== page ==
Association activities include monthly meetings, an educational clinic in support of local 4-H, an annual Memorial Day open horse show, the Oregon Summer Fest parade in June, a spring and fall trail ride, a summer pizza party, Adopt-a-Highway highway litter clean-up, a holiday fun get-together and a winter potluck party in January to start it all over again, Waters said on the group's website.

This year, riders from the Country View Veterinary Clinic earned the prize for best group costume with a native American/pilgrim/Thanksgiving theme, complete with a costumed turkey.

"That's two years in a row for Country View," Waters said. "They're going to be hard to beat in the future."

Best Holiday Costume went to Ashlyn Madrigal, Best Costume went to Judy Jones and Most Creative Costume was awarded to Rachel Buszka, all from the southern Wisconsin area.

Thursday, November 03, 2011

Mare milking simplified

Buck Wheeler demonstrates UdderlyEZ
If you go to the expense and risk of breeding and foaling a mare, skimping on solid management practices could set you back. A universally accepted rule of having a healthy foal is making sure it gets its mother's first milk, or colostrum.

"Every foal should have colostrum milk as soon after birth as possible," said Liv Sandberg, UW-Madison extension equine specialist. "Foals should nurse within at least 24 hours of birth to help them get their immune systems going."

Colostrum is the first milk produced by a mare and is loaded with important antibodies and nutrients that jump start the entire system and help the baby fend off disease.

Sandberg said most of the time, a foal is born, gets up and successfully finds its way to the mare's udder as has happened for millions of years, but once in a while there's a delay or problem.

To maximize your chances of having a healthy foal, R.C. "Buck" Wheeler, founder of Wheeler Enterprises, a family-owned animal products business based in Ellendale, Minn., suggested getting colostrum into the newborn directly after clearing breathing passages, applying iodine to the naval and letting the mare have a chance to get up and lick her foal to start the bonding process.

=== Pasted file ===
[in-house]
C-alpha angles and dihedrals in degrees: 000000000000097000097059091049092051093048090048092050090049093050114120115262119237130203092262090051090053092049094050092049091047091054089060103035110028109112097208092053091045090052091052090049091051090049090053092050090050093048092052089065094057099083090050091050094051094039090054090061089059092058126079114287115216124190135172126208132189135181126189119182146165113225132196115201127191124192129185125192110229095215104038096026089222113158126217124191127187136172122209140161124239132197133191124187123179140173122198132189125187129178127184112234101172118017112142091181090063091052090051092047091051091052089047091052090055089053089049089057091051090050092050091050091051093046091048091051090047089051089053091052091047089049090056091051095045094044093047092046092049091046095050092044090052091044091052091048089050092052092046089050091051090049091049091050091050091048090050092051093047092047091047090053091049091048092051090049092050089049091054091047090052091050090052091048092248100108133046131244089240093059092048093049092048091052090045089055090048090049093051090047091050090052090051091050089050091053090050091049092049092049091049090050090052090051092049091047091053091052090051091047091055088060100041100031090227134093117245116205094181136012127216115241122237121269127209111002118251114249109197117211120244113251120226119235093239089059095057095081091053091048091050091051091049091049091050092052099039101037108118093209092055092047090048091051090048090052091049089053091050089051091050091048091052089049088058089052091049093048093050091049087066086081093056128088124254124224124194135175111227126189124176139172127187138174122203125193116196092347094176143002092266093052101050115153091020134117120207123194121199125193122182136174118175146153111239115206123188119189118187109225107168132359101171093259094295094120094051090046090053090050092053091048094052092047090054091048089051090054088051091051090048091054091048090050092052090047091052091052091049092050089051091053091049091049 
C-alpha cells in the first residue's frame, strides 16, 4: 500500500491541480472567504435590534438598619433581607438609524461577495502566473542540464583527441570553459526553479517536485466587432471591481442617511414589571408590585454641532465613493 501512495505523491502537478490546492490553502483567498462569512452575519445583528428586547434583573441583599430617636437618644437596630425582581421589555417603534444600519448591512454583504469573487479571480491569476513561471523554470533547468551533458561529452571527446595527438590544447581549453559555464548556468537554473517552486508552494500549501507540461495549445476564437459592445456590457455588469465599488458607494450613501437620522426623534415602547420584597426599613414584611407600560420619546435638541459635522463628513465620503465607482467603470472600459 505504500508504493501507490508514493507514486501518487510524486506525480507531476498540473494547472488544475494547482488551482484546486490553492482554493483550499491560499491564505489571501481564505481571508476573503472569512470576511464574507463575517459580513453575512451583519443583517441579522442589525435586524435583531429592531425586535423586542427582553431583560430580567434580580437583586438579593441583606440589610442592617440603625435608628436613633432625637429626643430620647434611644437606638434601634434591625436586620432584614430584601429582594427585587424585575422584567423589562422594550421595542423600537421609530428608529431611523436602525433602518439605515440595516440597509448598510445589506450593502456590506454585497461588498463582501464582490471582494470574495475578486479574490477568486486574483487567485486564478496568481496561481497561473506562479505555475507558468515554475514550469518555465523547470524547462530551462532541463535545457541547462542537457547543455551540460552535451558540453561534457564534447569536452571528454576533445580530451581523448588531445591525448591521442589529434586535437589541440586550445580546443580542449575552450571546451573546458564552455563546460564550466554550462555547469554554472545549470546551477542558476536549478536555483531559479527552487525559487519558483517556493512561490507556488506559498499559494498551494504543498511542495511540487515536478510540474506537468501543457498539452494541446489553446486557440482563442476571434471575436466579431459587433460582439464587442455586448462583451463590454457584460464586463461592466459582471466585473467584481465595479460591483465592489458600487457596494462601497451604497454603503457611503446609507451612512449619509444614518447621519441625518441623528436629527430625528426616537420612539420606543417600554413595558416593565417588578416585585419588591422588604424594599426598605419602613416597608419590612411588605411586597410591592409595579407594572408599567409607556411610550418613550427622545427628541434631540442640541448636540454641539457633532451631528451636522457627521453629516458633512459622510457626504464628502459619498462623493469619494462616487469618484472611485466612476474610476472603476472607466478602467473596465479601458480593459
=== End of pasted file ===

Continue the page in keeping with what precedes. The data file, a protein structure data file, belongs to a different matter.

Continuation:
Getting fresh colostrum into the foal before it stands up means you have to milk the mare.

At large breeding stables, harvesting colostrum from the mare is routine practice, Wheeler said. However, there are a series of challenges with milking a mare and then getting the colostrum into the foal.

Milking a mare by hand, getting the milk into a container and then feeding it to the foal each present unique problems.

"At first we used a modified large 60cc syringe," Wheeler said. "Cut the needle end off, invert the plunger so the flanged end went over the teat, then slowly draw and hope not to spill," he said.

Even if you got the syringe filled you had to pull a nipple of some sort over the end or get it into a bottle and then try to get the foal to nurse.

"I kept thinking about this," he said. "I lost some sleep trying to figure something out."

The result of his sleepless nights was an invention Wheeler named the "Udderly EZ Milker." The milker is fully patented and has been on the market six years.

"I sat down with some engineers at a plastics molding firm in Albert Lea, Minn., and we worked out a prototype on the extractor tubes for the milker" Wheeler said. "The first one they made worked."

Wheeler demonstrated the mare milker during the recent World Clydesdale Show in Madison. Slip the hand-held pump over a teat, pump for some gentle vacuum and an attached eight-ounce bottle is quickly filled with mare's milk.

"I want to give a foal 8 ounces of fresh colostrum right away," Wheeler said. "They get the antibodies right away, and I think that warm milk helps to warm their bodies. The sooner you give them the colostrum and the sooner they get the antibodies the quicker they can develop immunities."

If you plan to milk the mare, Sandberg suggested washing the udder and teats with a milk soap and warm water. Wash and dry the udder to avoid contaminating the milk.

If using the Udderly EZ Milker apply a small amount of bag balm to the teat first. This helps set the seal for the vacuum pump.

"You can also bank colostrum," Sandberg said. "It can be frozen and used later if you have an orphan or if a foal won't nurse for some reason. You can keep it in a freezer two or three years."

The Udderly EZ Milker has a freezer-safe bottle attached. Each unit sells for about $165 and includes the pump, two extraction cylinders, 1-pint colostrum/milk collection bottle with cap, two 8-ounce colostrum/milk collection bottles with caps, bottle nipple, udder wipes, manual and a free instructional DVD.

There also are simple tests available to check the quality of the colostrum by measuring density. The more dense the colostrum, the higher the colostrum quality.

"After a while you can tell a lot by just looking at it," Wheeler said.